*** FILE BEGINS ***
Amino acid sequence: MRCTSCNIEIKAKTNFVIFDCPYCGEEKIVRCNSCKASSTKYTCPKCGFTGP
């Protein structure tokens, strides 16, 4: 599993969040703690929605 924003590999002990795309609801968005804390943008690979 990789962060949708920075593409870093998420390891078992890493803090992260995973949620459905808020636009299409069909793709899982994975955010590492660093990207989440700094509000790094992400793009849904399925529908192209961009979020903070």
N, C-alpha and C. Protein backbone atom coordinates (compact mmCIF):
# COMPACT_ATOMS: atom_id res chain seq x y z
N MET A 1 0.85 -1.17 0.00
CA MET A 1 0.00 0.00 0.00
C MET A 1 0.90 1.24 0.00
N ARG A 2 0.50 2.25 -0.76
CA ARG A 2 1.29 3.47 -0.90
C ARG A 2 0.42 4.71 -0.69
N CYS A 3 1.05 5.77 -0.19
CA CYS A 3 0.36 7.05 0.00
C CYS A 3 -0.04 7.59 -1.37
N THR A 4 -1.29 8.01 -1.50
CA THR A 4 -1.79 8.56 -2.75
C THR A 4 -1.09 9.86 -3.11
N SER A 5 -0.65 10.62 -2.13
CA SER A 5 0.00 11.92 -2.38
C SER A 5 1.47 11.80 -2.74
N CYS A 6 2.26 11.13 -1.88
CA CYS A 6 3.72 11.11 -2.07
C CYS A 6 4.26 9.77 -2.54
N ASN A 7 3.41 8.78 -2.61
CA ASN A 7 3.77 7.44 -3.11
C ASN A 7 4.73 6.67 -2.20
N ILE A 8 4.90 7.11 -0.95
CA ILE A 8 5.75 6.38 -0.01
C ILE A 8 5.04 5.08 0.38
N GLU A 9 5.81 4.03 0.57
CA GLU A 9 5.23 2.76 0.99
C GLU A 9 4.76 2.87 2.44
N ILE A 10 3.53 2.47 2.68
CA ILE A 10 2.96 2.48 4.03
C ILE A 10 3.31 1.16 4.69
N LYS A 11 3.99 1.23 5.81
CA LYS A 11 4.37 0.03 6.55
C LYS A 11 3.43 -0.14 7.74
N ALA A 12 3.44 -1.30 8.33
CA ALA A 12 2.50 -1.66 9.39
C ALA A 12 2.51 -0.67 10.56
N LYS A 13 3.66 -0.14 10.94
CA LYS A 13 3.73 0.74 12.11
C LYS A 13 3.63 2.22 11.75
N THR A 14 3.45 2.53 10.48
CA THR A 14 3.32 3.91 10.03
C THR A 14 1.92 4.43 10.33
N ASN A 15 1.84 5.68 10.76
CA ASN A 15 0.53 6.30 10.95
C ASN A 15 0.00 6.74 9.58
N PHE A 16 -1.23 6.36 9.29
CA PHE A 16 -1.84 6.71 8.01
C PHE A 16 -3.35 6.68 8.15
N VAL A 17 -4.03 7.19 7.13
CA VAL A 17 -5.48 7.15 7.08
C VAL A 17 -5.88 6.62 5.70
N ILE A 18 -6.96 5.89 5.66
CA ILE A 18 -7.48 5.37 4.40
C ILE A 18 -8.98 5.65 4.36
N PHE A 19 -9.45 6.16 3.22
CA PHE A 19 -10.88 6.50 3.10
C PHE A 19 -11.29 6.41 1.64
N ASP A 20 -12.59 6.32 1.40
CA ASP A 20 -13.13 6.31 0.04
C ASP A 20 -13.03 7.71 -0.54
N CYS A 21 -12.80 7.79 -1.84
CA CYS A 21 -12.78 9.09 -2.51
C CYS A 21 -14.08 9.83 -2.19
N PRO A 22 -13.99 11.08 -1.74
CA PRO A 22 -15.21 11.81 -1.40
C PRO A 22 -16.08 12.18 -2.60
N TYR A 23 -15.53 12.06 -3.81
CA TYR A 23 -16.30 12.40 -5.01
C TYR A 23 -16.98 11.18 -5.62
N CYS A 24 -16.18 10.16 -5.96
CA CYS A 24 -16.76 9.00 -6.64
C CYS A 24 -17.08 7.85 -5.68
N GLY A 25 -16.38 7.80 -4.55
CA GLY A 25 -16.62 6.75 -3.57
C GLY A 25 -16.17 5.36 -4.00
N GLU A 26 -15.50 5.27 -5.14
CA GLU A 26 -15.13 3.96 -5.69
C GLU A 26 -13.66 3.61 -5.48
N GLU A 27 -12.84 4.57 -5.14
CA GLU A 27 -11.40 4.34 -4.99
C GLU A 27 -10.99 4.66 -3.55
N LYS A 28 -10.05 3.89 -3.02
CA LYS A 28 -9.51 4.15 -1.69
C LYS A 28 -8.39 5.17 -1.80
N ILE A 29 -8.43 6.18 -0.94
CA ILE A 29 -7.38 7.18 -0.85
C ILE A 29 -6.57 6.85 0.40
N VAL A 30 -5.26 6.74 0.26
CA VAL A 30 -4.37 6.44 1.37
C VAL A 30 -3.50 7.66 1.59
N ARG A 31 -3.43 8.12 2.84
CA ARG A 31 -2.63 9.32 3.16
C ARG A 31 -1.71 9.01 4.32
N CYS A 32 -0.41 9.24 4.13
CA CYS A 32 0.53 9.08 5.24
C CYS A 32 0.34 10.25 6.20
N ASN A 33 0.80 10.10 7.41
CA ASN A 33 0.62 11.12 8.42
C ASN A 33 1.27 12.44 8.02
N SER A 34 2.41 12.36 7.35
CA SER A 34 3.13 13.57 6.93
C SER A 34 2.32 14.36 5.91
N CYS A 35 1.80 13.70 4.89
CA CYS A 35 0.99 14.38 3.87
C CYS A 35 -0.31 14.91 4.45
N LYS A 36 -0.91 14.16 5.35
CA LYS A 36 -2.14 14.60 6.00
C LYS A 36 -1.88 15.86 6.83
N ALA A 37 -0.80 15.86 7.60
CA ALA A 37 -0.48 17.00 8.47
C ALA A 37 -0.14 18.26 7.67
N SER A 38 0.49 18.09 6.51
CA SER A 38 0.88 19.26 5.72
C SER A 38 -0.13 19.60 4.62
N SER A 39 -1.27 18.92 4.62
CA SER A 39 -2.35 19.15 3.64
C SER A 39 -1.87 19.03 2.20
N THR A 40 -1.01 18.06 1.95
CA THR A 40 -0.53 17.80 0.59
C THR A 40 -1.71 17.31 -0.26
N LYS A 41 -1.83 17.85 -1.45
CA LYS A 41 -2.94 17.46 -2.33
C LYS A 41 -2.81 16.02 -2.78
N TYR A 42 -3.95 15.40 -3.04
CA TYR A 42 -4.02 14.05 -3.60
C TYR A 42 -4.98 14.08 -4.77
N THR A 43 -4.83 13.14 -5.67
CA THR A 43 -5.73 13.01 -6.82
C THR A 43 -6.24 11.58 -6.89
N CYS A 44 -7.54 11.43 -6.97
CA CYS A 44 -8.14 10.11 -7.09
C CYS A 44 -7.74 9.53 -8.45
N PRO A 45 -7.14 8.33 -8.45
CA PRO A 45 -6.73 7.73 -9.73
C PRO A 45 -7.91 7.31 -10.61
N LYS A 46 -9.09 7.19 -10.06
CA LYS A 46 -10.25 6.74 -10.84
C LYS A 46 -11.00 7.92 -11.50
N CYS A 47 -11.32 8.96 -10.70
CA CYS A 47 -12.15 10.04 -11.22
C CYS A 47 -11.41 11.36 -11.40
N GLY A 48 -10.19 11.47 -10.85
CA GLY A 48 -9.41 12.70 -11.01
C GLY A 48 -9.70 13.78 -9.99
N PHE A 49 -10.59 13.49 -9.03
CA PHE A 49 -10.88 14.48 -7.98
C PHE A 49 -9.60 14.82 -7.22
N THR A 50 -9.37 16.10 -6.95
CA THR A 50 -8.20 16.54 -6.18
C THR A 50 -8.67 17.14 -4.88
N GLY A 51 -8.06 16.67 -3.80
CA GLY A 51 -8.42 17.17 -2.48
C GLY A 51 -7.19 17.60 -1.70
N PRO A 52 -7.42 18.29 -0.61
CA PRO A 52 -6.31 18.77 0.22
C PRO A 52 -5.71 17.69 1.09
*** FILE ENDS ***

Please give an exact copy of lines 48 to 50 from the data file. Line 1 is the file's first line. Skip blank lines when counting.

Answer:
CA ASN A 15 0.53 6.30 10.95
C ASN A 15 0.00 6.74 9.58
N PHE A 16 -1.23 6.36 9.29